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West Virginia's hotel industry seeing uptick in travelers, still facing COVD-19 related challenges (WV News)


Clarksburg, W.Va. (WV News) - West Virginia’s hotel industry, which has been battered by the pandemic, is seeing some positive changes, but it still faces some challenges ahead.

West Virginia Chamber of Commerce President Steve Roberts said the industry is beginning to get back on track.

According to AAA, there will be 60% more travelers this year, beginning with a surge on Memorial Day weekend. Roberts said many hotels are thinking that occupancy leaning toward pre-COVID-19 numbers will be reached by July and August, when many vacationers will be doing their summer traveling.

He said the industry is seeking employees and has concerns about being able to hire enough workers.

“They really know they will have opportunity to hire people and have a lot of business as we head into the summer, and they are trying to figure out how to make it all work and get their people back in the workplace as fast as they can,” Roberts said.

According to Clarksburg Visitors’ Bureau Executive Director Tina Yoke, the North Central West Virginia region is already seeing an uptick in travelers due to people attending sporting events, tourism events and other functions.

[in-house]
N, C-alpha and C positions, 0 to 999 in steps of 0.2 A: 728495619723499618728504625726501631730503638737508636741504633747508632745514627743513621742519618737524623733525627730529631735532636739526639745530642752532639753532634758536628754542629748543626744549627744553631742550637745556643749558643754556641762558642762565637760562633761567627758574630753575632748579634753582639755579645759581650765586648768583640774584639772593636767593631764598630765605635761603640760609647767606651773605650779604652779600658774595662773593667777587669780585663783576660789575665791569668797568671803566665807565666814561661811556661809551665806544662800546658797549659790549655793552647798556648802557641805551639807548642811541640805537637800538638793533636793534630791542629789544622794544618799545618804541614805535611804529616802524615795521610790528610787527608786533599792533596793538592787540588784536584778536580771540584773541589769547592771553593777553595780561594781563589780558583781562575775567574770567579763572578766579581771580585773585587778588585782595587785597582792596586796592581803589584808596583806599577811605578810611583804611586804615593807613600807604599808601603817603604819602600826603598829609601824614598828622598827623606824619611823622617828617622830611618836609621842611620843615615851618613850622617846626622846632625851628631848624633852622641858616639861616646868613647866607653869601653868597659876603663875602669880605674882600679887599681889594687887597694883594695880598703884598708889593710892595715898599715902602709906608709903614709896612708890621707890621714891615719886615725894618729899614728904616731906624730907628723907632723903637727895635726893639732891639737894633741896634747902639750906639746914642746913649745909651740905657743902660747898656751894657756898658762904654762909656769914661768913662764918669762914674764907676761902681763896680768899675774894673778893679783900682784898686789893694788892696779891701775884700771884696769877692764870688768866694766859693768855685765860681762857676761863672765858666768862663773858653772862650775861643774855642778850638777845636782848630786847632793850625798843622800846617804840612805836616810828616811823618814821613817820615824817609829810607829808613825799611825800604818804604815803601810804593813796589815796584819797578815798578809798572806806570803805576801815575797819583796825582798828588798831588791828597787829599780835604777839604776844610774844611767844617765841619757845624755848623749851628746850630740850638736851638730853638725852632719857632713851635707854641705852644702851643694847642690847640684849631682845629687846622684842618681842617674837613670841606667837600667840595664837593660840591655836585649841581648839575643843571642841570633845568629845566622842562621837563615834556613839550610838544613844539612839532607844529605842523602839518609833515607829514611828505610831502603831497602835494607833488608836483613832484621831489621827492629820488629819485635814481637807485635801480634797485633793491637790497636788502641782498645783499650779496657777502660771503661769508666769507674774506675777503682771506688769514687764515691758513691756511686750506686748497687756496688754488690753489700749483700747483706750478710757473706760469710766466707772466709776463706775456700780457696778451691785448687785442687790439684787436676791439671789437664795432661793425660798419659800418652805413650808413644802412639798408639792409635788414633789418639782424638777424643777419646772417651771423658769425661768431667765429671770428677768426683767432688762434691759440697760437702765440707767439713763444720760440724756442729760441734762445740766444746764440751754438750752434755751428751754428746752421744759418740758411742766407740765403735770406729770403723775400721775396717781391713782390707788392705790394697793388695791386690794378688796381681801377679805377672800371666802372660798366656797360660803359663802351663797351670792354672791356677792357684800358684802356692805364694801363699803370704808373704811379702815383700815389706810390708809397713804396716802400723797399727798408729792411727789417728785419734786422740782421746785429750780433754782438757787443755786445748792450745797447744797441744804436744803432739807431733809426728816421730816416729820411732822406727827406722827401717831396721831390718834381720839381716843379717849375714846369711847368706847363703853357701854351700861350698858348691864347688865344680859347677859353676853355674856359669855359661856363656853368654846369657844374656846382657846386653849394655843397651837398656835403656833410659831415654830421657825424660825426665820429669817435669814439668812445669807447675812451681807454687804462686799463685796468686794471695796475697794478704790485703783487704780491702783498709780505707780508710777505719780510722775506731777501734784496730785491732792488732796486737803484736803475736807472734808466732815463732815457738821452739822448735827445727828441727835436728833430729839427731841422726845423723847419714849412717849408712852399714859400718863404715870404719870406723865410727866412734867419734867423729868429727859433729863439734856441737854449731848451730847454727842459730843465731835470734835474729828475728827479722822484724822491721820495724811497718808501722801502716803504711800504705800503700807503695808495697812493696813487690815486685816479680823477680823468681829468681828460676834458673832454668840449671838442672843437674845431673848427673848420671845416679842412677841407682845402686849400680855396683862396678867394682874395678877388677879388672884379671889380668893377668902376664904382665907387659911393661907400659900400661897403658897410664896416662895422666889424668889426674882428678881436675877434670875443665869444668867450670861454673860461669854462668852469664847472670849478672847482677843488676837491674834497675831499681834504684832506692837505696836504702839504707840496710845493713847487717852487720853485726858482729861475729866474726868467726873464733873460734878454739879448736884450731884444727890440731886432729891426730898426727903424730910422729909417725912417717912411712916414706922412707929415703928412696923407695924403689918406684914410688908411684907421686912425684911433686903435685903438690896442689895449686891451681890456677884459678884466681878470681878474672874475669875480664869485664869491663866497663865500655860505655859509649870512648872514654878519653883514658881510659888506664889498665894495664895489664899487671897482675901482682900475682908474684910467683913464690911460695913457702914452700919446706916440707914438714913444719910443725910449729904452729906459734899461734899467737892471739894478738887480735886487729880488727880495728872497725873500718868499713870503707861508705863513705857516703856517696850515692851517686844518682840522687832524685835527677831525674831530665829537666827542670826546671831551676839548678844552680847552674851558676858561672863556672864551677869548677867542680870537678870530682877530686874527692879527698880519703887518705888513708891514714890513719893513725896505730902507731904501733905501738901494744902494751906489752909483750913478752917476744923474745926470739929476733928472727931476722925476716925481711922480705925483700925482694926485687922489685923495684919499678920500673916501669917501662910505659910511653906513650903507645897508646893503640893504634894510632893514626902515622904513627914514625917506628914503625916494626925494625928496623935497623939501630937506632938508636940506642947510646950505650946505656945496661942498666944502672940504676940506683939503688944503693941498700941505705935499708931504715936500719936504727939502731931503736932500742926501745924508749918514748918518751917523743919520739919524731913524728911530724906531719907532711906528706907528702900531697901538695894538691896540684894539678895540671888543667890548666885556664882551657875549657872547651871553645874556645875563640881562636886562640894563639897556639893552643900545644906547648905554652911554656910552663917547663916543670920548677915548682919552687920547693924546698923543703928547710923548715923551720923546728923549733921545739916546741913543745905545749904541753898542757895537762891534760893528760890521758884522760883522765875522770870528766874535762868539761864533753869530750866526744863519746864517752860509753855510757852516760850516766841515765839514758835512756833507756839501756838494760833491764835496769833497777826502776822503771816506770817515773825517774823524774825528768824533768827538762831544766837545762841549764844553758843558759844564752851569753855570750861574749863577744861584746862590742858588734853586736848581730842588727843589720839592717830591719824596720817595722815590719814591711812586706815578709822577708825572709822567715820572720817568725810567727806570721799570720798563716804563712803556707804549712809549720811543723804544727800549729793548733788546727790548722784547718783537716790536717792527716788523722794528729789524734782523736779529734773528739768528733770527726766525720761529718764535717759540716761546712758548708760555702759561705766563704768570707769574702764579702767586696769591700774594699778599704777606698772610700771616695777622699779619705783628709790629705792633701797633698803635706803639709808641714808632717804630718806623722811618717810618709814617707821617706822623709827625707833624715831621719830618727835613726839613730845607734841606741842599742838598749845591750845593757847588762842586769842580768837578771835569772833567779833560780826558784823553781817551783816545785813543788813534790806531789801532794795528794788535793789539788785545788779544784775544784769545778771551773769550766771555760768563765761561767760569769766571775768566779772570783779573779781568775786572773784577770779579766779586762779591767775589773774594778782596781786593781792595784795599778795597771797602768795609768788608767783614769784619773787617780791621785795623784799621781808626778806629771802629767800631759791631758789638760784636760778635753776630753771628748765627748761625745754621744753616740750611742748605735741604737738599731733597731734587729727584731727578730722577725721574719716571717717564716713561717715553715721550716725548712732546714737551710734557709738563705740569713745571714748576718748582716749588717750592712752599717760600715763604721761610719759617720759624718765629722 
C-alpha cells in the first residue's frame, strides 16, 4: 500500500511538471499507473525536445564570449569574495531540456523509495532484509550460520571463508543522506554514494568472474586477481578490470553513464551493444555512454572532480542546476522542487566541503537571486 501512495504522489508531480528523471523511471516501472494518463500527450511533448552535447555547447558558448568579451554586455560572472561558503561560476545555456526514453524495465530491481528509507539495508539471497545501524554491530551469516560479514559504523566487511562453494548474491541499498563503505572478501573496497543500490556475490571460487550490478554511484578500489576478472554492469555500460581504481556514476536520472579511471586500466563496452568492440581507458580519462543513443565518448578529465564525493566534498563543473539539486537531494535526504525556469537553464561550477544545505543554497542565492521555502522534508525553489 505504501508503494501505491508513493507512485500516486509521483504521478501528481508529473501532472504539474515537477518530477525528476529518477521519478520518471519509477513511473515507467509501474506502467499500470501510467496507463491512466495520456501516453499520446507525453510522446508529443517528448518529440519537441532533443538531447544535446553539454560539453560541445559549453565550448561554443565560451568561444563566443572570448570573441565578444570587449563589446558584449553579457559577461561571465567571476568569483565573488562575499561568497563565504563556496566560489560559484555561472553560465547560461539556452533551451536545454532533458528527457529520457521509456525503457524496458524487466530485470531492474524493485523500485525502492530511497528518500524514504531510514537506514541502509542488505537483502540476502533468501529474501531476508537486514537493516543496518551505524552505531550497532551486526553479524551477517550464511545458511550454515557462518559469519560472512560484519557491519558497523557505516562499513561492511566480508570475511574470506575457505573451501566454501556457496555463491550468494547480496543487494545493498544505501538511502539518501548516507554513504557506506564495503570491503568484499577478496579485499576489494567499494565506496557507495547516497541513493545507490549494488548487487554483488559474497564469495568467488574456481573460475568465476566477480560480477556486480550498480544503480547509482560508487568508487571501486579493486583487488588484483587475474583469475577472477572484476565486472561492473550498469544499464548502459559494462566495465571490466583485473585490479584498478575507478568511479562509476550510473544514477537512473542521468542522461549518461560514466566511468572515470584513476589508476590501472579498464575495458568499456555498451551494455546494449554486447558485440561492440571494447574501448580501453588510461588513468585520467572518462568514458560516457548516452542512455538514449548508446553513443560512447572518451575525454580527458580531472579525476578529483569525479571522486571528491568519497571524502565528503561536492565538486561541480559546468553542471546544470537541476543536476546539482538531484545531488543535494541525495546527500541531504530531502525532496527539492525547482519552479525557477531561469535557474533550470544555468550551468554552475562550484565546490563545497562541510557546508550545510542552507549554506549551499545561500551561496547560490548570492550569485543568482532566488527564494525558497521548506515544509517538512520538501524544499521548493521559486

“We are delighted that’s happening. All hotels are still following the COVID-19 restrictions and guidelines, but they are welcoming guests,” she said.

As restrictions continue to decrease, Yoke said that trend would only increase. Plus, with the opening of The Bridge Sports Complex in Bridgeport, the Clarksburg Amphitheater and the Robinson Grand Performing Arts Center on top of the continuing baseball events at the Bridgeport Recreation Complex, summer is looking good for hotels, she said.

Lisa Sutton, director of sales at the Hilton Garden Inn and Clarksburg Visitors’ Center board member, said the hotel has already experienced some sellout nights thanks to athletic tournaments in the area.

Compared to this time last year, the numbers are looking great, she said.

“For example, March of last year was kind of the beginning of COVID-19 when things started getting really ugly in our industry. The month of March had started strong and the last 10 days, just nothing. If you look at that compared to this year, we are about 20% (occupancy) ahead for the month of March (last year). ... In April, that was pretty much the height of COVID-19 here, and last year’s number were at 23%. This year’s numbers are at 65%,” she said.

For May, Sutton said they are “knocking it out of the park.”

“Last year’s bar was pretty low so we knew we were going to do better than that, but we are actually seeing more of a double-digit increase year over year and also in terms of revenue in general because we also have conference space and live meetings that are making a comeback,” she said.

Just about every other day, there is at least one corporate meeting at the facility.

Though there is success, the industry-wide need for jobs is apparent.

“We are quite literally always hiring. It has been that way,” she said.